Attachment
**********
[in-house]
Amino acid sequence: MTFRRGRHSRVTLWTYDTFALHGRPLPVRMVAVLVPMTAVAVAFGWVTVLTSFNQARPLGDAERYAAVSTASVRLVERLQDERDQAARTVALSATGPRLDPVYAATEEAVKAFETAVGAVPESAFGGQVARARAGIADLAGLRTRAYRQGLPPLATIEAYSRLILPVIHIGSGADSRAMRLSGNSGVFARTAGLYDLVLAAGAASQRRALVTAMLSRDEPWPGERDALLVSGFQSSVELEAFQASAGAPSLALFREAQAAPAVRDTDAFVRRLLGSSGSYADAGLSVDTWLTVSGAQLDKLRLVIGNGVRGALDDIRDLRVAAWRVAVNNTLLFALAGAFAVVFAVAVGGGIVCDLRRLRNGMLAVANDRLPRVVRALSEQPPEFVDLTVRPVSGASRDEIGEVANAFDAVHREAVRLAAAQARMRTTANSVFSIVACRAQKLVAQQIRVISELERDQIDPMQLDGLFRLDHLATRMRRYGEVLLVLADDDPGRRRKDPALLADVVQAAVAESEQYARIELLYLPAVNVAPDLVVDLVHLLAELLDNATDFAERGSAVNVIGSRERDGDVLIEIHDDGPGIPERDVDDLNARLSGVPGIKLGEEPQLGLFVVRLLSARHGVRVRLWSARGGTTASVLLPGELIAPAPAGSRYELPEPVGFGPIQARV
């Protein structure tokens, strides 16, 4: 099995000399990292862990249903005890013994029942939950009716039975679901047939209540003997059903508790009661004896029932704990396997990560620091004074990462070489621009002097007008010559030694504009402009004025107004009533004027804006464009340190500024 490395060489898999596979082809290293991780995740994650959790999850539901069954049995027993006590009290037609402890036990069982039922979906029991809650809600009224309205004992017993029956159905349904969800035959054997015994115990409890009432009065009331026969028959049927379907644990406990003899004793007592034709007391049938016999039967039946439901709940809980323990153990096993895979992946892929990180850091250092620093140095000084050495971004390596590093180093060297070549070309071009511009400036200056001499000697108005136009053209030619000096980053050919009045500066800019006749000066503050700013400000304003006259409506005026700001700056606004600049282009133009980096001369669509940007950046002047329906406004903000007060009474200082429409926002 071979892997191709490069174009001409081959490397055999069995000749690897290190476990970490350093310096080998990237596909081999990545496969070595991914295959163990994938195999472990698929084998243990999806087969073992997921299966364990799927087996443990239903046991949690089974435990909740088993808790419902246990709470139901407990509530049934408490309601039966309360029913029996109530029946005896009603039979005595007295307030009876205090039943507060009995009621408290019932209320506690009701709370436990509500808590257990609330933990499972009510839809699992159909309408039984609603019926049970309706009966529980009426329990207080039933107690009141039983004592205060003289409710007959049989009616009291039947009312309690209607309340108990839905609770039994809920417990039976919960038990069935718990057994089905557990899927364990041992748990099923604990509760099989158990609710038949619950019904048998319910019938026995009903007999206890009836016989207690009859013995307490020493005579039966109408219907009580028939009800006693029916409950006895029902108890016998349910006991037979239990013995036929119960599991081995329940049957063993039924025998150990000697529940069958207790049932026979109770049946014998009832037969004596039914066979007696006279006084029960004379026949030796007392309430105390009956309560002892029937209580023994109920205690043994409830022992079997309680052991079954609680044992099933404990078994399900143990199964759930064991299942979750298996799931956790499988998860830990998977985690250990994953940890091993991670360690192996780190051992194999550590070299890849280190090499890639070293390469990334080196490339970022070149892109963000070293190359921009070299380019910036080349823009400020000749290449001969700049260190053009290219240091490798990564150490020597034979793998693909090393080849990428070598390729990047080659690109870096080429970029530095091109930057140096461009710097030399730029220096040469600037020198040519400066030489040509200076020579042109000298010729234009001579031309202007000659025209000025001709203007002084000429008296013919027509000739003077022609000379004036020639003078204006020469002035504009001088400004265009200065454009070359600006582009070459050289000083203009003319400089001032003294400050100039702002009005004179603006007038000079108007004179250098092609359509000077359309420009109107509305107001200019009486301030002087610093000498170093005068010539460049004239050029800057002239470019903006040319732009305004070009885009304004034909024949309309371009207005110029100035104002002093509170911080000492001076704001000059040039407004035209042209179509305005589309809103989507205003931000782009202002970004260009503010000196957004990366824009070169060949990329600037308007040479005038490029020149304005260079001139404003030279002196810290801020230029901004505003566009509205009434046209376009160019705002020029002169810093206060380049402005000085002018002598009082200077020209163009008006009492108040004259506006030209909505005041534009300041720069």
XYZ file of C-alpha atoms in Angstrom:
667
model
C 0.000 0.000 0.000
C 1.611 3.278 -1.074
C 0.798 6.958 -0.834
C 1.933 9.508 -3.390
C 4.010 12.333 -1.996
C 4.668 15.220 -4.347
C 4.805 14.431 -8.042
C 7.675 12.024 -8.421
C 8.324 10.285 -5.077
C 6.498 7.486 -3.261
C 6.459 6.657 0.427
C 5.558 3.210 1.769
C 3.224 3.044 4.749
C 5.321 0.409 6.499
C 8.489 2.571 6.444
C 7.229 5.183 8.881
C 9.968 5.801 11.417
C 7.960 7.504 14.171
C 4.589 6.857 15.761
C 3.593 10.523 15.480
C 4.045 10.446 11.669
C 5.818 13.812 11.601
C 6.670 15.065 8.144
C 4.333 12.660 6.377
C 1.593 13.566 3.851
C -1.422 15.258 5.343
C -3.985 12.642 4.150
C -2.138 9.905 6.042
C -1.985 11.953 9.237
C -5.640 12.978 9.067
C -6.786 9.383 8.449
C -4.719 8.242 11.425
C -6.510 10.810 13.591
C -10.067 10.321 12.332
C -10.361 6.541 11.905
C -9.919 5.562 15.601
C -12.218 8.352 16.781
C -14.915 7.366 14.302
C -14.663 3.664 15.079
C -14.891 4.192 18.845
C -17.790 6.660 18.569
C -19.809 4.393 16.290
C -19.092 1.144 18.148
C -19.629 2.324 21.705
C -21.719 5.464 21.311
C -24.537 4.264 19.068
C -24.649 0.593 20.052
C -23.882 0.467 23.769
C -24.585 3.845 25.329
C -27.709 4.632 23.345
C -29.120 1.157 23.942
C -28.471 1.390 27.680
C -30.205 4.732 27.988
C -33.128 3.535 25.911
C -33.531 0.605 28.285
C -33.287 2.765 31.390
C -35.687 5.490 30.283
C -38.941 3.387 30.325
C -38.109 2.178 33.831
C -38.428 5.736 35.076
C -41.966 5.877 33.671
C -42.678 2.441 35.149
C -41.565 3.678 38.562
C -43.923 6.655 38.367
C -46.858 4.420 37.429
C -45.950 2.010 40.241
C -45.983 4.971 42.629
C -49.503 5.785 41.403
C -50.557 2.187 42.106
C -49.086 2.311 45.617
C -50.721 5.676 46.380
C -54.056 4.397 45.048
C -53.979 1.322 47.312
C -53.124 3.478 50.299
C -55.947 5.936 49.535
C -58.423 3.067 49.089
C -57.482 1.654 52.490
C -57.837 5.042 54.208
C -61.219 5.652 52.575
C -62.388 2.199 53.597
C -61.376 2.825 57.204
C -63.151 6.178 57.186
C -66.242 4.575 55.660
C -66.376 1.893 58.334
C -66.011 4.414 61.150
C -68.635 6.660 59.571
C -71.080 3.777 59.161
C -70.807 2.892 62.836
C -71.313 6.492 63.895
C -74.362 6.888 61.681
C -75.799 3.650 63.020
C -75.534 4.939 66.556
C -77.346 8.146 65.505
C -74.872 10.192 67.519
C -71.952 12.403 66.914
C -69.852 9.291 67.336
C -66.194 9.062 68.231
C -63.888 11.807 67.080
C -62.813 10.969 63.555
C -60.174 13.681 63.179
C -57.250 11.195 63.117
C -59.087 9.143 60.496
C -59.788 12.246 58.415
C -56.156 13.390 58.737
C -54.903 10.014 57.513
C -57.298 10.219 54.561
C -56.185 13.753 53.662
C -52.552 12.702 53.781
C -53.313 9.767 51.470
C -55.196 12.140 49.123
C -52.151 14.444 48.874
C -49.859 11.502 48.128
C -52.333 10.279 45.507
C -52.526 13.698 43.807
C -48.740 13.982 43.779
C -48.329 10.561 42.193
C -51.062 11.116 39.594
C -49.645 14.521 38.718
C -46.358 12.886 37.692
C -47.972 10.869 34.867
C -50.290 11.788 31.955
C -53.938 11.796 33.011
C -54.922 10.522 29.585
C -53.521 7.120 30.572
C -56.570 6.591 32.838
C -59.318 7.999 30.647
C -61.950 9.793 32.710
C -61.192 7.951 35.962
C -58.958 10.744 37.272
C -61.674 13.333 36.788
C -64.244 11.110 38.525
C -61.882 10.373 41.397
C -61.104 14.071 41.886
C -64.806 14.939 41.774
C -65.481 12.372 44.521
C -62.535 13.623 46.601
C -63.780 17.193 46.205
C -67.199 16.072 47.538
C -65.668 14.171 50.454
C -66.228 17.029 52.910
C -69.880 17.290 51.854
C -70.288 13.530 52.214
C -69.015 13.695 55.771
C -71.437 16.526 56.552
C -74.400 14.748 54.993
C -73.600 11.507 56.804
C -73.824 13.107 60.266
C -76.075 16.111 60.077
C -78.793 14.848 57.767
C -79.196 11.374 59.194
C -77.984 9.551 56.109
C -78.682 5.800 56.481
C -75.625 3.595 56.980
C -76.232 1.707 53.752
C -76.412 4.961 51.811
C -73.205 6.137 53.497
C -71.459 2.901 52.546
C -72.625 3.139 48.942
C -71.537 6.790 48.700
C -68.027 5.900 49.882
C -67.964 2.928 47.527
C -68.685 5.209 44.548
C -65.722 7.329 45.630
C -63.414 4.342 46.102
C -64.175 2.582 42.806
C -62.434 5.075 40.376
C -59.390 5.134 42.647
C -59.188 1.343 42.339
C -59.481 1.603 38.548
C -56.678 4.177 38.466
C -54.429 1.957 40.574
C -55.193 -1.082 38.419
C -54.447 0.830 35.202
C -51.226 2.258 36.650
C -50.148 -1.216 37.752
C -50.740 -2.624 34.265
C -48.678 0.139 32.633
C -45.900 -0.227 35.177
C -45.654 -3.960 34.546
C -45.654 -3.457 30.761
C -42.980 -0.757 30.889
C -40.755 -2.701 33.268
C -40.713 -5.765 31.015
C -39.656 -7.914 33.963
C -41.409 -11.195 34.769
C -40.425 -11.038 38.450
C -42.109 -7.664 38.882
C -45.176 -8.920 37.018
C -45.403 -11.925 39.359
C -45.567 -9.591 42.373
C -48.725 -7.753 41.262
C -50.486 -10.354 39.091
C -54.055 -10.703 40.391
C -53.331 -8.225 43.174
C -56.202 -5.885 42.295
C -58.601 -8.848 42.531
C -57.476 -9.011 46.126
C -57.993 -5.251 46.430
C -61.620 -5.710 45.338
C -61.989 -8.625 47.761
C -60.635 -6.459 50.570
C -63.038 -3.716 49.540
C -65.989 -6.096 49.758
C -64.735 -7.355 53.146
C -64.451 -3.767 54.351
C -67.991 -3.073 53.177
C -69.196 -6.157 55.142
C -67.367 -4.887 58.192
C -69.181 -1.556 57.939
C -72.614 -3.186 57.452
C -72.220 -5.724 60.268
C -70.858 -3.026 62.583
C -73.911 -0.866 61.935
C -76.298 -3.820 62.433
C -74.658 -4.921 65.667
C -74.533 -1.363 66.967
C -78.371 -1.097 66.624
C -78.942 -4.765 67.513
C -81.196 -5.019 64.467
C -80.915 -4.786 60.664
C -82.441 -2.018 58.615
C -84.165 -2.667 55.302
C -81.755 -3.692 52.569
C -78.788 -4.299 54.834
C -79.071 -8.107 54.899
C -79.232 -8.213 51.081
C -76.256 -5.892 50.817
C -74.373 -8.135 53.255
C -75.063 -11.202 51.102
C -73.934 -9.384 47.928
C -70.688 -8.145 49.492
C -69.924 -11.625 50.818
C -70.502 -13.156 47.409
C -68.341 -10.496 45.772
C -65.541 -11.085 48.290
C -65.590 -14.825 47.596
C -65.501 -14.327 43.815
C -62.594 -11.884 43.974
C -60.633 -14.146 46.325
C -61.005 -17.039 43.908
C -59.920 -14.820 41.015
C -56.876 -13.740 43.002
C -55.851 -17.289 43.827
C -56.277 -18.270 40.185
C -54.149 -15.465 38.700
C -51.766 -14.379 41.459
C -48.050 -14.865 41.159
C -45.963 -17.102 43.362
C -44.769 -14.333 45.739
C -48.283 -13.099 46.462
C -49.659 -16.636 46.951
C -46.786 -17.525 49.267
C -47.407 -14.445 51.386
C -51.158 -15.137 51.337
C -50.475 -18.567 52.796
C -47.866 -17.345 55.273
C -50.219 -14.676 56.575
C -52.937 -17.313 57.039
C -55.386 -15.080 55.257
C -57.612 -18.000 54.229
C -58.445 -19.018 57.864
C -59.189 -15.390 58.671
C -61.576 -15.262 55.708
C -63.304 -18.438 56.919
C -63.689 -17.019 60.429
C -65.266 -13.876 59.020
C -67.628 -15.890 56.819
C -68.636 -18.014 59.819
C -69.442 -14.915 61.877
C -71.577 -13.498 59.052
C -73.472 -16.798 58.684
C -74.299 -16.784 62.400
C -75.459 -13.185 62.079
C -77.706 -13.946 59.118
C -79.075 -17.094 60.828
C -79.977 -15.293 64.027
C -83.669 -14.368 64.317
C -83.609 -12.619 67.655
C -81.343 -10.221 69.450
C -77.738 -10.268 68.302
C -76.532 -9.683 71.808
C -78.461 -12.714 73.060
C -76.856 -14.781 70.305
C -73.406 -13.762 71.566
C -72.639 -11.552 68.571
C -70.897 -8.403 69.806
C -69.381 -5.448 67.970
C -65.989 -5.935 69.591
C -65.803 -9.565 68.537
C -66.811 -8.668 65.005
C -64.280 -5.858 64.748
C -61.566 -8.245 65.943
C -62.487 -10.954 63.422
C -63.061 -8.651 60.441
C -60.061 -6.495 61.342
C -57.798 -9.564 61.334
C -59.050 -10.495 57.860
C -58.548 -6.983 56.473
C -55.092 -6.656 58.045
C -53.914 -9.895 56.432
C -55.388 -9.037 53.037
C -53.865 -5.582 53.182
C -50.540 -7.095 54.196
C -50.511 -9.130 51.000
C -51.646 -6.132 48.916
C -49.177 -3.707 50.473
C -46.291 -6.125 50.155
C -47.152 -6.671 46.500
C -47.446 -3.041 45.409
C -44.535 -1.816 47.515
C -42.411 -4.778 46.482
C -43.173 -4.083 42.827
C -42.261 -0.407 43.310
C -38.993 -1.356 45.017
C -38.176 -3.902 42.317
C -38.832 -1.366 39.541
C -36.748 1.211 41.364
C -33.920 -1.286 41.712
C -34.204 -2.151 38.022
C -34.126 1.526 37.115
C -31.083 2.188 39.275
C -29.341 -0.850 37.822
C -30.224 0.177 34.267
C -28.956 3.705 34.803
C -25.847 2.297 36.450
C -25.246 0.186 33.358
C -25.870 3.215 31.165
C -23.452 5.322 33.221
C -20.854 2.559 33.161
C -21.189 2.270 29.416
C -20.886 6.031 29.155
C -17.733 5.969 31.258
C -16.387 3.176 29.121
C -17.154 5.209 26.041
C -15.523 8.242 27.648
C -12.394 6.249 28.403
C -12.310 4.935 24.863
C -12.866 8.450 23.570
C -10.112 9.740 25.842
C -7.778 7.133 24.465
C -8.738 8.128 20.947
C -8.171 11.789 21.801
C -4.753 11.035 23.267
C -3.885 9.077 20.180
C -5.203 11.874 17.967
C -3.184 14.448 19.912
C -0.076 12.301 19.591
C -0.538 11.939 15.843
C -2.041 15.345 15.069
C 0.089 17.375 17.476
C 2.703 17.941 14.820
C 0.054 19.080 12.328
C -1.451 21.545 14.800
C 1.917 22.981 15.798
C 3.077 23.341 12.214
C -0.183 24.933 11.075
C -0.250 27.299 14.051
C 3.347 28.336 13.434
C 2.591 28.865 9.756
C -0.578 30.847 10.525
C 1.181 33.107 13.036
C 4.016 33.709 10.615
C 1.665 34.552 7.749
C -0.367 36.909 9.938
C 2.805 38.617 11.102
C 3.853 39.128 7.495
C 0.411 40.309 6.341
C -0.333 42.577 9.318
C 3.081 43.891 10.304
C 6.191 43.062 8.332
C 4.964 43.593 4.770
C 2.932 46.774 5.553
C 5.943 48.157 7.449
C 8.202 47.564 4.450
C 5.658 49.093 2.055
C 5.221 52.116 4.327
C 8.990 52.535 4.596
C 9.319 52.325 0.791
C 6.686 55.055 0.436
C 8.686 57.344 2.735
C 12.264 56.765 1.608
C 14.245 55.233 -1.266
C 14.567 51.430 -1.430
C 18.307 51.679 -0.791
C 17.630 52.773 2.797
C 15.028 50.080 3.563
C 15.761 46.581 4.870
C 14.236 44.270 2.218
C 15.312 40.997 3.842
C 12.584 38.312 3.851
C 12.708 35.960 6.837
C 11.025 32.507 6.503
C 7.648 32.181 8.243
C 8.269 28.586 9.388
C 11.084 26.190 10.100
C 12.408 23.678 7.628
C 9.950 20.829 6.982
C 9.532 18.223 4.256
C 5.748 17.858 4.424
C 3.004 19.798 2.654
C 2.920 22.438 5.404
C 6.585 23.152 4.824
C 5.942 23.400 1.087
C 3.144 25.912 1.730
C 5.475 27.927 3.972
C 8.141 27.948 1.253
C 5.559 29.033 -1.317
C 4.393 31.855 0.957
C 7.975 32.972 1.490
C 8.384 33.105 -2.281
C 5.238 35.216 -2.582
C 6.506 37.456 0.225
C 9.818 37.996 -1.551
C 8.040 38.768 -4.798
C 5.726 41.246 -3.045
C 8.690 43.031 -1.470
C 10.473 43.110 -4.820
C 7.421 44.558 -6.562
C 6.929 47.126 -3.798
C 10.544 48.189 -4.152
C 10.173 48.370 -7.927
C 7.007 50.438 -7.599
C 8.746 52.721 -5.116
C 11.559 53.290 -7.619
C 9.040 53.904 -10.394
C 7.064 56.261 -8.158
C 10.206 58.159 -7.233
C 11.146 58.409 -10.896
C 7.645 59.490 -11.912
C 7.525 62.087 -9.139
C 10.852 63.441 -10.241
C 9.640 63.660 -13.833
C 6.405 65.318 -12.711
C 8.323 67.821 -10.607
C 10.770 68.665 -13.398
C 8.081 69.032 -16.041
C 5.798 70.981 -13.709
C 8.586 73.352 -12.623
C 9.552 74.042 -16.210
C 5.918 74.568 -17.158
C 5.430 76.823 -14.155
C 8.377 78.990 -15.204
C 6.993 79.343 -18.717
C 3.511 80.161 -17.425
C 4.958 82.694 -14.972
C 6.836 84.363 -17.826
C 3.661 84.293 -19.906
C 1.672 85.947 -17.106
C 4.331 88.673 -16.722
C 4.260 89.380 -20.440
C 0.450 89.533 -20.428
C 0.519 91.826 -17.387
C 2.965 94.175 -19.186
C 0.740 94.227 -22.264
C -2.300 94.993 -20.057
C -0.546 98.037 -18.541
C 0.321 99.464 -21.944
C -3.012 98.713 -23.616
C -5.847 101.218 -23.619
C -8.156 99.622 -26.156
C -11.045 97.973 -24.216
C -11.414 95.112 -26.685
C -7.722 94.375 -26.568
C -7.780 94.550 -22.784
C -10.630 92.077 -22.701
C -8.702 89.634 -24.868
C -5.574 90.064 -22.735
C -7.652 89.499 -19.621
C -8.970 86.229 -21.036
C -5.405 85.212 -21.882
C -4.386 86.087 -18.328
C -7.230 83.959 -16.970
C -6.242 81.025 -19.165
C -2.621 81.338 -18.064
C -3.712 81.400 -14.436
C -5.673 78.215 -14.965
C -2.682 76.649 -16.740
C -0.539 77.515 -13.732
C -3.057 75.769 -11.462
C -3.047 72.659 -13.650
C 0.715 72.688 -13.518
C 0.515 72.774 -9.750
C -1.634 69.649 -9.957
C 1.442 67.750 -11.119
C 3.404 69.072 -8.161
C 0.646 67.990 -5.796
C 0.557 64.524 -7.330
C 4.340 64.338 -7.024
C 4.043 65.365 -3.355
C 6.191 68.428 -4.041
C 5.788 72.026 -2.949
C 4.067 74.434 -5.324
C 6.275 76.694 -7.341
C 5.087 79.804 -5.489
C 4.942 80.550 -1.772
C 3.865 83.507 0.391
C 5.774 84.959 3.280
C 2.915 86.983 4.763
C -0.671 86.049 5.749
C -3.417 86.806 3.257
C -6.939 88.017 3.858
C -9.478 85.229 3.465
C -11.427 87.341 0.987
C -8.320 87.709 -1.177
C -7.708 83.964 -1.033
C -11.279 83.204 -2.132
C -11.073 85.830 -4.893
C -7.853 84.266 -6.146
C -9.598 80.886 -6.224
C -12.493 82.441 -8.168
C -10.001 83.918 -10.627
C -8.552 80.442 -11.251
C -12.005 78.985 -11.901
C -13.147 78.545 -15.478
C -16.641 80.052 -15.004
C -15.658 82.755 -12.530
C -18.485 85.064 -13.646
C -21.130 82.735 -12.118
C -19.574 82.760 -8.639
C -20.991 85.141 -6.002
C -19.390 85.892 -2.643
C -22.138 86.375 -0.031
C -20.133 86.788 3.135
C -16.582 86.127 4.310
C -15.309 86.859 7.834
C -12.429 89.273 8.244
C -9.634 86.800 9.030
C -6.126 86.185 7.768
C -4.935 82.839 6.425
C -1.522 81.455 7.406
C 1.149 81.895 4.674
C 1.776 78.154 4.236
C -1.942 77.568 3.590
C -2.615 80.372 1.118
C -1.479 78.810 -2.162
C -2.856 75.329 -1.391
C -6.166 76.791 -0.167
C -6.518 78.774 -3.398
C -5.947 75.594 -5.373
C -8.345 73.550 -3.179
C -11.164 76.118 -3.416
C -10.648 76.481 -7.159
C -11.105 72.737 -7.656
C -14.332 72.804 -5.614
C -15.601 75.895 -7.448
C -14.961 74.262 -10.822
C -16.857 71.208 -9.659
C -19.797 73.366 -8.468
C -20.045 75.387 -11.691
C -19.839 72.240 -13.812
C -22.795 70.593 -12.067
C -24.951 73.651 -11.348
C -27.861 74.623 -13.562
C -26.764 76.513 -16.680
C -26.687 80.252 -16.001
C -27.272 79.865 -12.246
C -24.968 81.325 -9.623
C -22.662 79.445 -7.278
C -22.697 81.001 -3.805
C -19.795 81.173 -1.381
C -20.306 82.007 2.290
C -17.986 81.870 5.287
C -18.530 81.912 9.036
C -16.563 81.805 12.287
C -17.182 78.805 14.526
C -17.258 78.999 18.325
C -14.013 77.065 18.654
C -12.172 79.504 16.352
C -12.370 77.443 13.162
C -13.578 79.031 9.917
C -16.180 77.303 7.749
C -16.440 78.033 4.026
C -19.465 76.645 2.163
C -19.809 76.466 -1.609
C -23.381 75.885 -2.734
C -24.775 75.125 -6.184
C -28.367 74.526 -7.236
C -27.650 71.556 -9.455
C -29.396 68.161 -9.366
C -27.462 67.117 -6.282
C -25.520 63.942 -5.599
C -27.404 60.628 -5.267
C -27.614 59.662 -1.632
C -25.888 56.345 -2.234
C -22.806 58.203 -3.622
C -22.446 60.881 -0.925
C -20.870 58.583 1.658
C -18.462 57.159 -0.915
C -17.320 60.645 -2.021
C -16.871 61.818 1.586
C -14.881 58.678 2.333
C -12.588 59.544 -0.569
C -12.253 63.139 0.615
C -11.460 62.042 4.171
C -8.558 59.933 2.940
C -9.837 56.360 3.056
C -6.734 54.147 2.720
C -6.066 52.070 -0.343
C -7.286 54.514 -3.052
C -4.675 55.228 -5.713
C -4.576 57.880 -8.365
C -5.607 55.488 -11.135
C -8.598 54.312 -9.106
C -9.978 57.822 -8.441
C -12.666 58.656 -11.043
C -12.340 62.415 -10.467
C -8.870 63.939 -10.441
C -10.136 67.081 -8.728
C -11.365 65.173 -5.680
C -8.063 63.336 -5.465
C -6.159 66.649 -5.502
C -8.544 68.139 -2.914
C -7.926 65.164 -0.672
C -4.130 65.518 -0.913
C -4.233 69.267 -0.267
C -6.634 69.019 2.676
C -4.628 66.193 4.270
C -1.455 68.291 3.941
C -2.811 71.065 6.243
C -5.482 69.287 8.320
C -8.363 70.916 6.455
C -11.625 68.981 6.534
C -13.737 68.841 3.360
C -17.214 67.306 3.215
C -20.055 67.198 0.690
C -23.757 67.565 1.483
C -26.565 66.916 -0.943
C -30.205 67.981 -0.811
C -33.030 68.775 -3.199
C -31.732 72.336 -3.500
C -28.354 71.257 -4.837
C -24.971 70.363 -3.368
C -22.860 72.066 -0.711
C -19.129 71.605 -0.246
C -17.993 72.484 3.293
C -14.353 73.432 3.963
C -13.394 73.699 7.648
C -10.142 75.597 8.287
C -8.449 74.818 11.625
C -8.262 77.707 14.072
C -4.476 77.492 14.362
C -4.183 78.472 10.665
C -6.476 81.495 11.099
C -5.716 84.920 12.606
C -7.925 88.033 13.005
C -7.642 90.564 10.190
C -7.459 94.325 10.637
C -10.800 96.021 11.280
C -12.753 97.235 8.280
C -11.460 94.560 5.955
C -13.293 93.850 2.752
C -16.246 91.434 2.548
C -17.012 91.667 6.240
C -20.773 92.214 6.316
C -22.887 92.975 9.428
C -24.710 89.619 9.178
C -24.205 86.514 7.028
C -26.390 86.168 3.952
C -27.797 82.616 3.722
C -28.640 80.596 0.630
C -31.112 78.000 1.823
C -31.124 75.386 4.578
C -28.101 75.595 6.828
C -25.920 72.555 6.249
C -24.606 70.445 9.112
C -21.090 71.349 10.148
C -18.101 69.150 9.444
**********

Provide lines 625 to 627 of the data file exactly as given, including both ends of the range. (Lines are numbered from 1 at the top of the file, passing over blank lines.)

C -2.811 71.065 6.243
C -5.482 69.287 8.320
C -8.363 70.916 6.455